Sunday, March 15, 2015


One morning when I was 21, I was in Mumbai, India, listening to Radhanath Swami give a spiritual discourse to several hundred people all packed tightly into a temple. At the end of the discourse, he asked if there were any questions. Being me, I shot my hand up, and when Radhanath Swami called upon me, I stumbled through a rather complicated question.

Radhanath Swami then asked, "Do you all know Bhakti devi?" Several hundred pairs of eyes swiveled to look at me. Heads shook. He proceeded to glorify me in a rather sweet and embarrassing way, and one thing he said kind of shot to my heart. He pronounced that I was the most enthusiastic second generation devotee he had ever known. 

Finally he said, "Could you repeat the question? I was too busy glorifying you." 

This morning I was reflecting on how my enthusiasm has waned. Over the past seven years or so I feel that I have put my heart out, put my heart out, put my heart out. I've allowed myself to get excited, to make plans, to venture forth, venture forth! Time and again, because I've opened up my heart so wide, I have experienced pain that has gone straight into the heart. 

Today at 28, I find myself sore and somewhat jaded. I find myself disconnected from that enthusiasm for spiritual life and for life, especially in relationships. I am blessed and grateful for a significant other in my life, Ghanashyam, who is a deep, compassionate, loving man who keeps me connected to Krishna. At the same time, I am realizing how the hurt I have felt in so many relationships in life has lead to a point of deadness and sadness. An apathy. A continual asking of, "What's the point?"

Maybe that's the next question to ask Radhanath Swami. 


Anonymous said...

How refreshing it is to read about somebody struggling :)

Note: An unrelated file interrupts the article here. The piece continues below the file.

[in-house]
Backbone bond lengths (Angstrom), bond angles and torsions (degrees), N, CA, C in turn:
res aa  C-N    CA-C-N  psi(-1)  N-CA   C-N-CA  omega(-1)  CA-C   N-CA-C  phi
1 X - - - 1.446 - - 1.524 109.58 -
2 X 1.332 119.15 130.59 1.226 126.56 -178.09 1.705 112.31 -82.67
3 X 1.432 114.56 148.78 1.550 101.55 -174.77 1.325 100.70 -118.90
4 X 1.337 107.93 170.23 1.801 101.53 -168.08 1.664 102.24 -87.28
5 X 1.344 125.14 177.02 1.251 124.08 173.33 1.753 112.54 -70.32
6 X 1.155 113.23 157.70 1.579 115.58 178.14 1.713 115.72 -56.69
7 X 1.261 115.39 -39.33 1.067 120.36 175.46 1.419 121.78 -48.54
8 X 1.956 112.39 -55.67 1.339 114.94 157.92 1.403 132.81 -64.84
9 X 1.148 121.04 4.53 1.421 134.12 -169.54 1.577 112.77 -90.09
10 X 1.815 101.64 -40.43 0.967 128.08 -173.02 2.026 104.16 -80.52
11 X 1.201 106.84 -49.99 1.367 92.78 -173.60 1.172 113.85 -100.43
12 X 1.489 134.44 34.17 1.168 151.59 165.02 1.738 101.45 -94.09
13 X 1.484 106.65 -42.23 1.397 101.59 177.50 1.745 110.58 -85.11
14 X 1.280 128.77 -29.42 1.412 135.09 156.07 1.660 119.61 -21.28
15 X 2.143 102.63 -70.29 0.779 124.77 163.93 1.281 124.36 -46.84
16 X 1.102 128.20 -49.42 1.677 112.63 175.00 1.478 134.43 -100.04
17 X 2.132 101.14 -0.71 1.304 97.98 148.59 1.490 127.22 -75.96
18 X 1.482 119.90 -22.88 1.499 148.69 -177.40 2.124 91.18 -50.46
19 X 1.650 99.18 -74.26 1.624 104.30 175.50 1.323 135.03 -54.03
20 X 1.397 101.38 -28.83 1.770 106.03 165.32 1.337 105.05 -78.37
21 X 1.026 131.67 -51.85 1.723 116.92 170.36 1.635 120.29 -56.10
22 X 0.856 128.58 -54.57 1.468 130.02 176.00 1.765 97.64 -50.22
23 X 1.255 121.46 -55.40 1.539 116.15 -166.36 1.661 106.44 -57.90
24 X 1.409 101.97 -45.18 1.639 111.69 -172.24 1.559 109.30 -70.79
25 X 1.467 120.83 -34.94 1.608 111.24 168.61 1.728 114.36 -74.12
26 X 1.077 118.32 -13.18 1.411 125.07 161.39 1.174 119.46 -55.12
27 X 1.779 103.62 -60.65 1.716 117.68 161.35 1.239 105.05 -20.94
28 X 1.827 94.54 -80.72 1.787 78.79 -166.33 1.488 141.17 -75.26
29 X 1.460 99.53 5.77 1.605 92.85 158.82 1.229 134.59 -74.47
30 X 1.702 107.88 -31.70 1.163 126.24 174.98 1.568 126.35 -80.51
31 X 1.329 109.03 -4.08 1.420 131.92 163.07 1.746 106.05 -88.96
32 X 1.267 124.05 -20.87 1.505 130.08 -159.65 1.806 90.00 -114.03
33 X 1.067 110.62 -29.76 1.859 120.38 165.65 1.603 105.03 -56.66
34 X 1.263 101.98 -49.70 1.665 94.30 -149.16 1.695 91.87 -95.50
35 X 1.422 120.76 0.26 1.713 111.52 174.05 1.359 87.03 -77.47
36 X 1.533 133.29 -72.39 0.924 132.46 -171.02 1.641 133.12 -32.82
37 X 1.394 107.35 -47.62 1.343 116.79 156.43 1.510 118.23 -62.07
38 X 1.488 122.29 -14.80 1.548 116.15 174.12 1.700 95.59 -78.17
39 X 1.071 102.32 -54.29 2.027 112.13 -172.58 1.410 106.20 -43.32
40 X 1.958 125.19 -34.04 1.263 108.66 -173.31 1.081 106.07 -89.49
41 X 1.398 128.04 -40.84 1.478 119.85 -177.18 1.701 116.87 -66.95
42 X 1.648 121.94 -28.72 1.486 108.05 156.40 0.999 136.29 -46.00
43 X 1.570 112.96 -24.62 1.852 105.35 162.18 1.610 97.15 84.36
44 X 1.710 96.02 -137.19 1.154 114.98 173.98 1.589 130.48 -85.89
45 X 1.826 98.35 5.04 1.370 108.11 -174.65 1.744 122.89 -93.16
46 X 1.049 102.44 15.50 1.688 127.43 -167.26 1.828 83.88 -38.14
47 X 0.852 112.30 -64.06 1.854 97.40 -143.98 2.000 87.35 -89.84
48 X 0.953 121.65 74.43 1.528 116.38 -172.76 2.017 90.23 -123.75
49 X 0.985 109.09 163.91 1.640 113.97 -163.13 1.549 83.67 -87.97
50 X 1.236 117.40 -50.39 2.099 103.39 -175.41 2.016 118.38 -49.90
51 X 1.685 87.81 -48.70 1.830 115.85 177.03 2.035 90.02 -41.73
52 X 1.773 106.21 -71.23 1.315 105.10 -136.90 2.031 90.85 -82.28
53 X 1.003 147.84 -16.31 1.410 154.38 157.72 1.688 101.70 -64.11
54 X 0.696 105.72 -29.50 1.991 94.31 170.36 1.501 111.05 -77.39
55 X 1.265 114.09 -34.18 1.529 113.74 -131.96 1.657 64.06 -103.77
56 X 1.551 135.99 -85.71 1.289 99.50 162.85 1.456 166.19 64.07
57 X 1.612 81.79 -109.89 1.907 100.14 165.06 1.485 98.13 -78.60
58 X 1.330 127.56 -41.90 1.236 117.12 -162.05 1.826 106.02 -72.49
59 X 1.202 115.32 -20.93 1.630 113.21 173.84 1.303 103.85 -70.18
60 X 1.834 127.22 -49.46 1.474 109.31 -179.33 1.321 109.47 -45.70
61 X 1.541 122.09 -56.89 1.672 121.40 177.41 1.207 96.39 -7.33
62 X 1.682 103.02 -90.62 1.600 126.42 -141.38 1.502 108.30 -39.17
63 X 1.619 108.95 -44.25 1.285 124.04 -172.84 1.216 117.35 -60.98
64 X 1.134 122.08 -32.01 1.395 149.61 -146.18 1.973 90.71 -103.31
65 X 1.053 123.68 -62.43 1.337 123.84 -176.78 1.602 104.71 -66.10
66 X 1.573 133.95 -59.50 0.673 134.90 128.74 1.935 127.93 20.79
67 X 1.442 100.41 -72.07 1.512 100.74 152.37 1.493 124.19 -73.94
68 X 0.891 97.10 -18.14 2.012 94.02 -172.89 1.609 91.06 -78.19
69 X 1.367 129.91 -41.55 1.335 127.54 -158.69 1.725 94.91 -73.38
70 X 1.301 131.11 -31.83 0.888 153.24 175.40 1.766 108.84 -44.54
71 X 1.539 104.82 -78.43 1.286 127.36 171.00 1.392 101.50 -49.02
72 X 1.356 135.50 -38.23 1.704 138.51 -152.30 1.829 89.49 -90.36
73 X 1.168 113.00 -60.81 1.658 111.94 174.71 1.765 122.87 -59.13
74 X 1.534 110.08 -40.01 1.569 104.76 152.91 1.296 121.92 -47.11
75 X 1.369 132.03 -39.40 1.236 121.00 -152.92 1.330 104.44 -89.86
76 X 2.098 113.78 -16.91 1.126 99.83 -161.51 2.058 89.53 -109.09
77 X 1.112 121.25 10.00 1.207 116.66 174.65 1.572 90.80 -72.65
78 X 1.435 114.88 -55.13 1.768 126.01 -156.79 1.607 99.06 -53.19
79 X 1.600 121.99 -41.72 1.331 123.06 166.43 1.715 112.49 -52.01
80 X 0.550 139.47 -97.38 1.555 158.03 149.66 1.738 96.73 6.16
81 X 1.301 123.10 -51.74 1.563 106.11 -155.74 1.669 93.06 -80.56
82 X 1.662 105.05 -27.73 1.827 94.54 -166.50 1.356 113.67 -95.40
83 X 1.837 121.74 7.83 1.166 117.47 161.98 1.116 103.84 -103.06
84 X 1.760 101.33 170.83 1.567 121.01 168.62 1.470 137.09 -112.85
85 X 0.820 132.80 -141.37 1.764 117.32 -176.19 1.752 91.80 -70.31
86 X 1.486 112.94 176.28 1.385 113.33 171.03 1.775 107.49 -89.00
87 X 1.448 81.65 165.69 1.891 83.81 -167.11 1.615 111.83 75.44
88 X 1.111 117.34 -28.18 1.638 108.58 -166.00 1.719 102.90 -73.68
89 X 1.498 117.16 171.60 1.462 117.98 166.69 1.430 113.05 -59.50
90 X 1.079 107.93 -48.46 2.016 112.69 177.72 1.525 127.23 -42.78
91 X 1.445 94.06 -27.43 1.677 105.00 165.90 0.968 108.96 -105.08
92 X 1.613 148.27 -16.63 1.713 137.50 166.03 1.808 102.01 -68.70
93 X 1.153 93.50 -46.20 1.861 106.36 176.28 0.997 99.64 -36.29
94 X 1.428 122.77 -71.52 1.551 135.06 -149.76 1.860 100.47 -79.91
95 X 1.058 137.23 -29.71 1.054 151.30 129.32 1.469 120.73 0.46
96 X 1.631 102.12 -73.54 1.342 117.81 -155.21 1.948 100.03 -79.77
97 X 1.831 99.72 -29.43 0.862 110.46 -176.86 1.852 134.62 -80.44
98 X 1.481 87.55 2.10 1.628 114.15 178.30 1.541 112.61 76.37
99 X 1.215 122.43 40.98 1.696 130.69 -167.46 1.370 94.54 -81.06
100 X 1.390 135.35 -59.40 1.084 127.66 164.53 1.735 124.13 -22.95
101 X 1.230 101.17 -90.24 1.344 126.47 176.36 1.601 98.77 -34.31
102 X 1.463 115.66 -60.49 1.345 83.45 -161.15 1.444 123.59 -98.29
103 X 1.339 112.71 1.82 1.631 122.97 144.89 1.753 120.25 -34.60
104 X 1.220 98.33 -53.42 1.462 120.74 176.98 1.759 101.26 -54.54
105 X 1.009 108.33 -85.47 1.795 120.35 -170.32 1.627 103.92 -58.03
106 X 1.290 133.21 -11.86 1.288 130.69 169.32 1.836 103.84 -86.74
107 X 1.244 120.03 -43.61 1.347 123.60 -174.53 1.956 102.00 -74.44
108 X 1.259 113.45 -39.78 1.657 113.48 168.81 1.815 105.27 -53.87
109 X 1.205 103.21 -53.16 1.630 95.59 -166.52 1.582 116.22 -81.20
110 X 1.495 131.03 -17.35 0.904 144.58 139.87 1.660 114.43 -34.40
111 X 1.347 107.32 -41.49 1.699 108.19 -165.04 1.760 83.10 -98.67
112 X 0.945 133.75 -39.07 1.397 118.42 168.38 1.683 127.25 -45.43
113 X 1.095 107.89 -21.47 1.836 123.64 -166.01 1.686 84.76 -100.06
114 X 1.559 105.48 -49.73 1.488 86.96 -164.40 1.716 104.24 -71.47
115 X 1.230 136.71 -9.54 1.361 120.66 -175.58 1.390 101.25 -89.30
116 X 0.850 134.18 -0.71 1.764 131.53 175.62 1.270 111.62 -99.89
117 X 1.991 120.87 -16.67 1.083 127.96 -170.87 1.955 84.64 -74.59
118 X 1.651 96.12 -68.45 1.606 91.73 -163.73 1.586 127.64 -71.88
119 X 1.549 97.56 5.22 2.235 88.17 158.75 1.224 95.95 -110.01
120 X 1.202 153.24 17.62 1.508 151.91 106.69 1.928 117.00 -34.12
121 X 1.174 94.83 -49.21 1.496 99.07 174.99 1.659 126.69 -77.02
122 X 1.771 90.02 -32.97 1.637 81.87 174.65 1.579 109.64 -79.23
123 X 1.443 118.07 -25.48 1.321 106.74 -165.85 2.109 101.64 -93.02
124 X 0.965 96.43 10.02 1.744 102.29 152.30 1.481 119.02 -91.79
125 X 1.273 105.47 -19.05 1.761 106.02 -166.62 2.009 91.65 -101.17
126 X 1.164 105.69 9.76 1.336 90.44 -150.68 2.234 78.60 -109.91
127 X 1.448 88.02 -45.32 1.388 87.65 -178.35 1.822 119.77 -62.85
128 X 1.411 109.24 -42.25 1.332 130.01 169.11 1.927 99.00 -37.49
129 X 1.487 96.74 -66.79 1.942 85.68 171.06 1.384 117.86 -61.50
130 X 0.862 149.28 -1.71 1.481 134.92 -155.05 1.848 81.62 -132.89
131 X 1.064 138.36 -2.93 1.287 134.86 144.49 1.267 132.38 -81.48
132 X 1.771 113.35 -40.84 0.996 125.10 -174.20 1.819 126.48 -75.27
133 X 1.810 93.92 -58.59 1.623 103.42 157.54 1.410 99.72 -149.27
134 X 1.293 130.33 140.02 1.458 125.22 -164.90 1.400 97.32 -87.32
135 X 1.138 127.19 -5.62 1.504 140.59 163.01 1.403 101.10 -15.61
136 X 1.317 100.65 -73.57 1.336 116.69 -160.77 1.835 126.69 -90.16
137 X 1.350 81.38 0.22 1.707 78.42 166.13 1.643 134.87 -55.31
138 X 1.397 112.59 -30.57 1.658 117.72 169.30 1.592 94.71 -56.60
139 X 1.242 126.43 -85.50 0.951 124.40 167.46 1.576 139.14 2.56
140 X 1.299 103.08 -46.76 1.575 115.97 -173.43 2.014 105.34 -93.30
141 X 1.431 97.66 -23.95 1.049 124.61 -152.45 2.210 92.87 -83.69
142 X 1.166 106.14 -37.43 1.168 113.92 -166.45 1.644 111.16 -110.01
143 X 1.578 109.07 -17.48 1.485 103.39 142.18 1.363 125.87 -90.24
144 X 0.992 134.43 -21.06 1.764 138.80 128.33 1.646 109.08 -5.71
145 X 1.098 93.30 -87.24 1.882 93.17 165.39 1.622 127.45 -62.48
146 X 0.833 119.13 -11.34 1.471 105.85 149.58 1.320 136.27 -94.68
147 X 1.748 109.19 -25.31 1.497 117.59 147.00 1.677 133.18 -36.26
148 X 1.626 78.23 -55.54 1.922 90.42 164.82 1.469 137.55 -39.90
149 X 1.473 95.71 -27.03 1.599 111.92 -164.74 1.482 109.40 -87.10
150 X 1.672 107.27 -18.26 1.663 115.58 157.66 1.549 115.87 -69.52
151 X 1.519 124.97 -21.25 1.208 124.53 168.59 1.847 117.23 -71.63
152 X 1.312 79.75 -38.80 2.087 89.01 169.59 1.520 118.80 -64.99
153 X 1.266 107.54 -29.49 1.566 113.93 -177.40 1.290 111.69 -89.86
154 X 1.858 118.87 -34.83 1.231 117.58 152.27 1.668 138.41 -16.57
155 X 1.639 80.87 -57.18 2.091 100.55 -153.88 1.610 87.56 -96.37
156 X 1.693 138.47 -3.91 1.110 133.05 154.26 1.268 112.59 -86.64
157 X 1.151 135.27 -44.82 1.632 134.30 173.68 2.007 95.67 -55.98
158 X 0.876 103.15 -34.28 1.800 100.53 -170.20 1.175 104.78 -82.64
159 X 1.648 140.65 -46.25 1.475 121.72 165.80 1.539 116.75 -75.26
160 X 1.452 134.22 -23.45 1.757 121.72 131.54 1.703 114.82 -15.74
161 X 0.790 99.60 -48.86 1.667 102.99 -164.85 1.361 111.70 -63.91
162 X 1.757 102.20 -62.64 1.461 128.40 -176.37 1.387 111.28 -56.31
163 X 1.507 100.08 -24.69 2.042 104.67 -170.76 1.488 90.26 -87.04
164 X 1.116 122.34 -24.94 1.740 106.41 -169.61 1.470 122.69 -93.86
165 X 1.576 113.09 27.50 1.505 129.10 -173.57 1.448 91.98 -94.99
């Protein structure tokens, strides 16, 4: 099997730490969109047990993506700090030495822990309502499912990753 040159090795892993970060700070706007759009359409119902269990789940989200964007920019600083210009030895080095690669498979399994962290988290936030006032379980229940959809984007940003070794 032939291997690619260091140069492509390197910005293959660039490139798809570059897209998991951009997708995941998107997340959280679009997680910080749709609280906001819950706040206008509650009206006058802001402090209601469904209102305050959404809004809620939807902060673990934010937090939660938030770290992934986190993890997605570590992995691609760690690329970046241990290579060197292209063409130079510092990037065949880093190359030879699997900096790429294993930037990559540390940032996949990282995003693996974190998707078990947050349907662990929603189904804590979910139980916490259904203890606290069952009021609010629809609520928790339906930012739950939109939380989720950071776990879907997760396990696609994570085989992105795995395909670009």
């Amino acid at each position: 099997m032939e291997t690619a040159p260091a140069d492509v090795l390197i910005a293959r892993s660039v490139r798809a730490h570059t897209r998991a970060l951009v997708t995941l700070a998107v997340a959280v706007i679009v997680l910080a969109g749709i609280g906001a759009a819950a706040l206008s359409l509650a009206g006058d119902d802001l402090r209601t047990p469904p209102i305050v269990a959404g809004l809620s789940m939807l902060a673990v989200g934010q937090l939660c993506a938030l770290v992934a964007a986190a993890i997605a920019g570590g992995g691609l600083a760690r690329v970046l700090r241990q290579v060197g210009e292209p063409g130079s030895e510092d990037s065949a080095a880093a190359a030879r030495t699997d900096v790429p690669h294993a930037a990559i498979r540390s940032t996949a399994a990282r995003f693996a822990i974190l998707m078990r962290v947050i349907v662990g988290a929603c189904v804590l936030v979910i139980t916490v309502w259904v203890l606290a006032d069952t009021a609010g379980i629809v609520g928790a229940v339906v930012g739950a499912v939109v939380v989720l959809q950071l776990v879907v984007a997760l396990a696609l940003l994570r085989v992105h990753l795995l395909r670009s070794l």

My experience so far is that when one encounters problems, it means that we have to go deeper. Unfortunately, what deeper means is difficult to say without really knowing the issue. Though, going deeper requires a lot of thinking on how to approach the issue(s) and how to keep on working.

What I have learned is to love the process. It's easy to love it when everything is good. When things get hard, that's when you learn that the process itself is the goal.

Melissa Cruz said...

Your words epitomize my general attitude at the moment. Sometimes I wake up and realise that I'm more cynical and jaded now than I was fifteen years ago. I thought I was supposed to become patient, tolerant, compassionate, empathetic and enthusiastic. I feel crushed inside as if someone snuffed out the flame inside my heart.
I'm sorry you have to feel this way; I have no real advise because I'm in the process of accepting and resolving it myself.

k.mala gutierrez said...

I so fully understand. I've been there, done that - as the saying goes. I wish I had some great words of wisdom... but I don't. try not to lose your faith. find solace in guru and krishna, and most definitely in your partner! I know that is easy to say and harder to do. but ultimately, that's all there is. stay strong - and keep writing. keep writing, keep writing. :)

Anonymous said...

Thank you for writing. Prayers, sentiments and personal realisations are the openings of the heart and as such are rear pearls of the great depth. We, as people, do seem to only adopt a humble attitude to life and produce a sincere cry out when we are in a difficulty. Some of the great saints of all traditions have been known to had led a life that was marked by great challenges and it is so not without a reason. Scriptures of those traditions echoes the simple truth, that is bluntly put in The Corpus Hermeticum, "Unless thou first shall hate thy Body, son, thou canst not love thy Self." Thus we, as the seekers of the Self are treading the path on which we will be tried by fire again and again. Devotee comes to this fire voluntarily by surrendering to the Self realised teacher and in the light of his instructions following Devotional Service.

To write is to dare the soul. So write.